In 1908, President Theodore Roosevelt became
acquainted with the artistic talent of Victor D. Brenner, as he posed
for a Panama Canal medal project.
When word got out that a new Lincoln cent was
under development, a
controversy erupted. Since the beginning of United States coinage, no
real person, living or dead, had ever been depicted on the nation’s
On August 2, 1909, the new "Abraham Lincoln penny" was introduced. The controversy over the depiction of a real person on a U.S. coin was soon forgotten. Americans couldn't get enough of the new coin. The official journal of the American Numismatic Association, The Numismatist, wrote during the early days of the Lincoln Cent thusly:
No new coin type has ever commanded the interest of the public... as has the Lincoln cent. Heralded long in advance, it was issued to an expectant populace on August 2nd.... As soon as it became known that a new coin had been issued, places of distribution were besieged... where long lines formed leading to sub-treasuries, and continued each day until August 5th, when the sign was displayed "No More Lincoln Pennies."
Brenner’s obverse design was adapted from his
Lincoln plague, featuring a profile of the 16th president facing right.
The word LIBERTY was inscribed to Lincoln’s left, and the date to his
right. For the first time ever, the motto IN GOD WE TRUST appeared on a
one cent coin. The reverse featured two wheat ear stalks on opposite
sides of the coin, encircling the inscriptions ONE CENT and UNITED
STATES OF AMERICA. At the very top was the national motto E PLURIBUS
UNUM, meaning “Out of Many, One”.
Even though the flap over using a real person’s
image on a U.S. coin was quickly washed away by a tide of Lincoln Cent
popularity, the public was less enthused about the artist’s initials,
V.D.B., appearing conspicuously at the bottom of the reverse. Such a
display was galling in the view of many, so mint officials quickly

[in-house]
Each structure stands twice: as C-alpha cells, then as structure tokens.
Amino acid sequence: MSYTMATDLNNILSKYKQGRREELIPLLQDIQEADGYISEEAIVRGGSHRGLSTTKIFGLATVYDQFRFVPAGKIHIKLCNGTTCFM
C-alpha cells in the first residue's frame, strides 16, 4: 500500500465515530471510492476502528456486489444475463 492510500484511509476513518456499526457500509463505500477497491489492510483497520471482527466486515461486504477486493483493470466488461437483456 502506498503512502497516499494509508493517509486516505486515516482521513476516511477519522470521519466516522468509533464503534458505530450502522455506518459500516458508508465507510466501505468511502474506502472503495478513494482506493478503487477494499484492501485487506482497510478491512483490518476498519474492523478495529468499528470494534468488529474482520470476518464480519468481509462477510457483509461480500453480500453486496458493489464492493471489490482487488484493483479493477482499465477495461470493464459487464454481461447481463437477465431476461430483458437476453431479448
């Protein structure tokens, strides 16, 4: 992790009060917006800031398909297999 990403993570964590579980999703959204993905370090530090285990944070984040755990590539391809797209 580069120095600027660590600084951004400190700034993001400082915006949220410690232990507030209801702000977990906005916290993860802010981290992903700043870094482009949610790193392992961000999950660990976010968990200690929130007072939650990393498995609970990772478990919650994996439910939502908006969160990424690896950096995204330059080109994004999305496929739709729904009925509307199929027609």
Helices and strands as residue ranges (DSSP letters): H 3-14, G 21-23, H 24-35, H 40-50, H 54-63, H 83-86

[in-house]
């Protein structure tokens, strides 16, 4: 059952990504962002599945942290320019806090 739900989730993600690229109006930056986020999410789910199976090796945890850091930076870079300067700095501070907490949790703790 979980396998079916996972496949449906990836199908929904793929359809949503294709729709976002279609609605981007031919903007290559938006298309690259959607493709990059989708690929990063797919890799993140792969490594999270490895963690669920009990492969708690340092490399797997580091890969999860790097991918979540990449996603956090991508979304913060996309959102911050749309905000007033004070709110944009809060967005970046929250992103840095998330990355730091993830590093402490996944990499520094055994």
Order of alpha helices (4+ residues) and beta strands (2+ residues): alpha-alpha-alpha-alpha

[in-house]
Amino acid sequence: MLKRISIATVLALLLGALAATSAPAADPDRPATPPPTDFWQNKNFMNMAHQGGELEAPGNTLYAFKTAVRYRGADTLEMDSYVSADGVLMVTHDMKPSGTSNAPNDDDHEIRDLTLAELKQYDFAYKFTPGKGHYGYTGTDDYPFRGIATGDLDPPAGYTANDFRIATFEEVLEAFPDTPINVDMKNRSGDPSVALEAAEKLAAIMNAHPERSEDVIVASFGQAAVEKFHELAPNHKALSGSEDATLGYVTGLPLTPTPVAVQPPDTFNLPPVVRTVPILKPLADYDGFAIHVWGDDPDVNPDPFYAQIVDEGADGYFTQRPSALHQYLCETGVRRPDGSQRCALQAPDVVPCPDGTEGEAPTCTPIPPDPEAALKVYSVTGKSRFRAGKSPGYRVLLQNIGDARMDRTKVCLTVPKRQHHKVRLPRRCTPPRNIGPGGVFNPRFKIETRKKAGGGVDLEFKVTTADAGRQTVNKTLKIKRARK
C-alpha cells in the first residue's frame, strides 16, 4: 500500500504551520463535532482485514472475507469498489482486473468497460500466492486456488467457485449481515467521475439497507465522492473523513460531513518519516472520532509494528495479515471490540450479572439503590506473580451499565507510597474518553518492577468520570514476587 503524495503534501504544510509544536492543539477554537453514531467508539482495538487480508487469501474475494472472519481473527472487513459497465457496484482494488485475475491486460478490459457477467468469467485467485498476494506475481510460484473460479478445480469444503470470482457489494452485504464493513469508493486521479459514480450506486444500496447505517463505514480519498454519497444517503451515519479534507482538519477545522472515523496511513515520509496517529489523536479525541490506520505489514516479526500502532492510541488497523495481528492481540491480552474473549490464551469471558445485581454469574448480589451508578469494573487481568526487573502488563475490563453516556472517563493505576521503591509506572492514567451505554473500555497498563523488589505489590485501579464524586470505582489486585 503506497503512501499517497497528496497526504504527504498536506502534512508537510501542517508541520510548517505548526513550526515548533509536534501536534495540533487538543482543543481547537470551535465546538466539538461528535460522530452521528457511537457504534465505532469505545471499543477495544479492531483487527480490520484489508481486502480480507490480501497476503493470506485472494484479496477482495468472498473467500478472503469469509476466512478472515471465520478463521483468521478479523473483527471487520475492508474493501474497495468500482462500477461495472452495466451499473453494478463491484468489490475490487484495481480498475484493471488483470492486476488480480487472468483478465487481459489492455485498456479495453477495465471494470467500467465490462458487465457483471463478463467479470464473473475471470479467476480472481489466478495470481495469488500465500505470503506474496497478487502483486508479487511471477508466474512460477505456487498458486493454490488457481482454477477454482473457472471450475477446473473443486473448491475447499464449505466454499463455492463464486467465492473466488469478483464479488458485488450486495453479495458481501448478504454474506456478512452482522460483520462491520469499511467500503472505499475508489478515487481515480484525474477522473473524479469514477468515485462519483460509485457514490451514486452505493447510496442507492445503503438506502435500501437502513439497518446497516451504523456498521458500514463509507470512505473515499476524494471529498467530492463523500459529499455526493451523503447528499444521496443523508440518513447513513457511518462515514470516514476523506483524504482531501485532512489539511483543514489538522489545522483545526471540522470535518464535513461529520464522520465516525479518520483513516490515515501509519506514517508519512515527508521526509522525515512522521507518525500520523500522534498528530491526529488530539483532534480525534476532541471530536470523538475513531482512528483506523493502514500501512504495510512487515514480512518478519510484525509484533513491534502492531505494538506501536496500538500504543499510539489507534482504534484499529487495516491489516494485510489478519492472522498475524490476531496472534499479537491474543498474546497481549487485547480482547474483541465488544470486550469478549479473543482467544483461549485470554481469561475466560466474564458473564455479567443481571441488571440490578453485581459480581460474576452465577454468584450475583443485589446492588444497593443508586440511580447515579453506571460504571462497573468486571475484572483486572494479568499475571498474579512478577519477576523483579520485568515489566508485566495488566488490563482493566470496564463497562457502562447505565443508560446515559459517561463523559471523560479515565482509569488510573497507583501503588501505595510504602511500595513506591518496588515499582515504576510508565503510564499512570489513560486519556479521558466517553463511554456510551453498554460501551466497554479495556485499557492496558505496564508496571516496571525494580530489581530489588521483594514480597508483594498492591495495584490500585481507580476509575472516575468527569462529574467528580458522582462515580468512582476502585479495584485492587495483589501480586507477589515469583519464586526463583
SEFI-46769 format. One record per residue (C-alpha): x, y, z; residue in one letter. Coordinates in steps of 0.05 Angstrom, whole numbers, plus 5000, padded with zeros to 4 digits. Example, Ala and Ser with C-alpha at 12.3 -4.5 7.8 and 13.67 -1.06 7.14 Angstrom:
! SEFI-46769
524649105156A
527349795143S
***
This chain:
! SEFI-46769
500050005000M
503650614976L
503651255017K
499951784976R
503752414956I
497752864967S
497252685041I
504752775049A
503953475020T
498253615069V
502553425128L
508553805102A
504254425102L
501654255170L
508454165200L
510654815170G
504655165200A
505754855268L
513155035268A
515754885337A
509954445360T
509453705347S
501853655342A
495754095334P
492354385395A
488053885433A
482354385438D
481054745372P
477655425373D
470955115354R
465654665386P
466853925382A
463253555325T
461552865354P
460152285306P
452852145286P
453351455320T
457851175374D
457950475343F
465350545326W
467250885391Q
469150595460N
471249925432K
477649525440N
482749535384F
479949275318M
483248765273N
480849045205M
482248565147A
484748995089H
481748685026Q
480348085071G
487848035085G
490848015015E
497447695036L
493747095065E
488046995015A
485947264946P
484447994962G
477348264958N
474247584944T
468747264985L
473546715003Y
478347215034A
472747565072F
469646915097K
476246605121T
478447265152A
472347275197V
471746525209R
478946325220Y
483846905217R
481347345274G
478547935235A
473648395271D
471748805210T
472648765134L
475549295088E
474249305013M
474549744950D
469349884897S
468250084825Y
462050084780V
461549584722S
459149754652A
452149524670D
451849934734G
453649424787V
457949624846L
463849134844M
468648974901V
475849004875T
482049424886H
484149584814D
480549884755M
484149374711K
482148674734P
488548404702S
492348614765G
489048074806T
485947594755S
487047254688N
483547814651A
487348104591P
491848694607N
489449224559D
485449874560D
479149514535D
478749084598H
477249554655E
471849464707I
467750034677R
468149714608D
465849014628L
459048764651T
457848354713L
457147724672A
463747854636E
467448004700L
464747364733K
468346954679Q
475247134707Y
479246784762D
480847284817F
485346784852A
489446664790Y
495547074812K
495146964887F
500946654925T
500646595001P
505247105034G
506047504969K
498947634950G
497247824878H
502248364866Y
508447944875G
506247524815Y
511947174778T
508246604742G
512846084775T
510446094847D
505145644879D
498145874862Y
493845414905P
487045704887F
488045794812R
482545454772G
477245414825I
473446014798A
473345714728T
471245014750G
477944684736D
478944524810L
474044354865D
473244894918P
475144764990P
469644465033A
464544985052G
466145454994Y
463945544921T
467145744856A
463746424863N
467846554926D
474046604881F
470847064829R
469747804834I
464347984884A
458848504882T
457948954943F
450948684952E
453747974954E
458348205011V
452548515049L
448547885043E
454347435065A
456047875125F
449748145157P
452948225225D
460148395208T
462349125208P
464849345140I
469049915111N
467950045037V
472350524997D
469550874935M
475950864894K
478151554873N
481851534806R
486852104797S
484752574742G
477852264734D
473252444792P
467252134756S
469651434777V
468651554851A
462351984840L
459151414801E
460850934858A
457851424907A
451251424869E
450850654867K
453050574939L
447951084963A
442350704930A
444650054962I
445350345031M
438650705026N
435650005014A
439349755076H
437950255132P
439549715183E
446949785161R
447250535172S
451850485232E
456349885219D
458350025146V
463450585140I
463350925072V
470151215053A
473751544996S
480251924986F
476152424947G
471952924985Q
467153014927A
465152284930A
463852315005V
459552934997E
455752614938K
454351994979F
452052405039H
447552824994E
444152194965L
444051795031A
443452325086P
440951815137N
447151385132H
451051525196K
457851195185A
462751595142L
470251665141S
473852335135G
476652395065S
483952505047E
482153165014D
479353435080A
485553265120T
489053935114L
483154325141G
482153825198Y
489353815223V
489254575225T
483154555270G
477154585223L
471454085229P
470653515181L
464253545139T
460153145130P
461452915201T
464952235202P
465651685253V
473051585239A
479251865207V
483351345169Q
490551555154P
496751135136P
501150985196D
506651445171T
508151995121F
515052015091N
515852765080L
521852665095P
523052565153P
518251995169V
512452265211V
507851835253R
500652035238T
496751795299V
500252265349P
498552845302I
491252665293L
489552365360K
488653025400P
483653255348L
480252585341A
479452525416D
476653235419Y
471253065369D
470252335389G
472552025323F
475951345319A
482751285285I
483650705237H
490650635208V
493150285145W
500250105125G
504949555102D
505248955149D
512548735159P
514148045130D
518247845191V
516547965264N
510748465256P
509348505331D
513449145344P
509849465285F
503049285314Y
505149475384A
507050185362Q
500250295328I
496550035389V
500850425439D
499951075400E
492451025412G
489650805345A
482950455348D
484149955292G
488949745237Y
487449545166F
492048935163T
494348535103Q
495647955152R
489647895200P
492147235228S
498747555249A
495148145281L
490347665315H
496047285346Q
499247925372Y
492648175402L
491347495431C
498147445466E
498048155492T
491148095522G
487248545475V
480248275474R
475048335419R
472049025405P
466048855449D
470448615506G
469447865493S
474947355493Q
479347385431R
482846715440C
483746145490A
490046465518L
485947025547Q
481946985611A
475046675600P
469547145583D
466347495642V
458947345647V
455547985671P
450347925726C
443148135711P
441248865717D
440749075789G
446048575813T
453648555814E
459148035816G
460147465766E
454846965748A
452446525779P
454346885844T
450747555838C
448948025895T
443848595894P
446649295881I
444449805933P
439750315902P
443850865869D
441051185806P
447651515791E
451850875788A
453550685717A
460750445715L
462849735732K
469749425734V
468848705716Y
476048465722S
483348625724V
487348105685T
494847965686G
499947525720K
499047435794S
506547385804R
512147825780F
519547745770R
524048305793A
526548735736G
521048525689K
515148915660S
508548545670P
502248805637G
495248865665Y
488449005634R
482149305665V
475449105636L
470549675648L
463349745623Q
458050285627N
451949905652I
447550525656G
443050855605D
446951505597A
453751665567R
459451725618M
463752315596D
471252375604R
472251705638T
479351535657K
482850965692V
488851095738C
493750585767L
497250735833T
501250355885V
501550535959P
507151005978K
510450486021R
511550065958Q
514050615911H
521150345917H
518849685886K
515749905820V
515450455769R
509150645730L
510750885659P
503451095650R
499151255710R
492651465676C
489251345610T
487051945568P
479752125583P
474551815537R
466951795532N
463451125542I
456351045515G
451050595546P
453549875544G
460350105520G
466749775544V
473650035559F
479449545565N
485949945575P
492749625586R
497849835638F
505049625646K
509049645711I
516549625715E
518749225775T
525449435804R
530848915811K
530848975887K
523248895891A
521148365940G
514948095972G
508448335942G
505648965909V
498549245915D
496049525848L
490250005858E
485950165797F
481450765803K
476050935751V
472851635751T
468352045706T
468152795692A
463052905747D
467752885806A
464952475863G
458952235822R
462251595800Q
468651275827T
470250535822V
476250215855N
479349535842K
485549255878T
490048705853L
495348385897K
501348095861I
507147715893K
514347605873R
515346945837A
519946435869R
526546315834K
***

acted to remove the V.D.B. The initials were restored in 1918 on the
obverse side to the left under Lincoln’s shoulder, in much smaller
While This Coin Was Minted...
The Lincoln Cent was released to the public on August 2, 1909.
above photo shows a large crowd in line outside a US Treasury building
in New York City, waiting to receive the first examples of the new
coin. This was a scene replicated in many locations throughout the
nation. The Lincoln Cent was the first regularly circulating U.S. coin
to feature the image of a real person. Up to that point in time, the
only "person" depicted was various allegorical representations of Lady
World War II brought about a change in Lincoln
Cent composition in
1943. At the time the United States entered the fray, the cent
contained 95 percent copper. To better sustain the war effort, copper
was diverted away from the Mint, meaning a substitute metal had to be
found, and fast. After some testing, zinc-coated steel was selected.
Continued competition to acquire these key dates makes them the Lincoln Cents most likely to enjoy strong value appreciation in the future. Key date Lincoln Cents are offered for sale below. Click the link to take you the eBay auction coins. The left hand side of each "Sales Box" is value trend data over a very long period of time for a coin of that date in Good-4 condition. The percent annual increase is computed for comparative purposes. The coin pictured for sale in the right hand side is not necessarily the same condition coin as that represented in the value trend analysis on left hand side.
|Coin Photos courtesy of Ira & Larry Goldberg Coins & Collectibles, Inc., Beverly Hills, CA|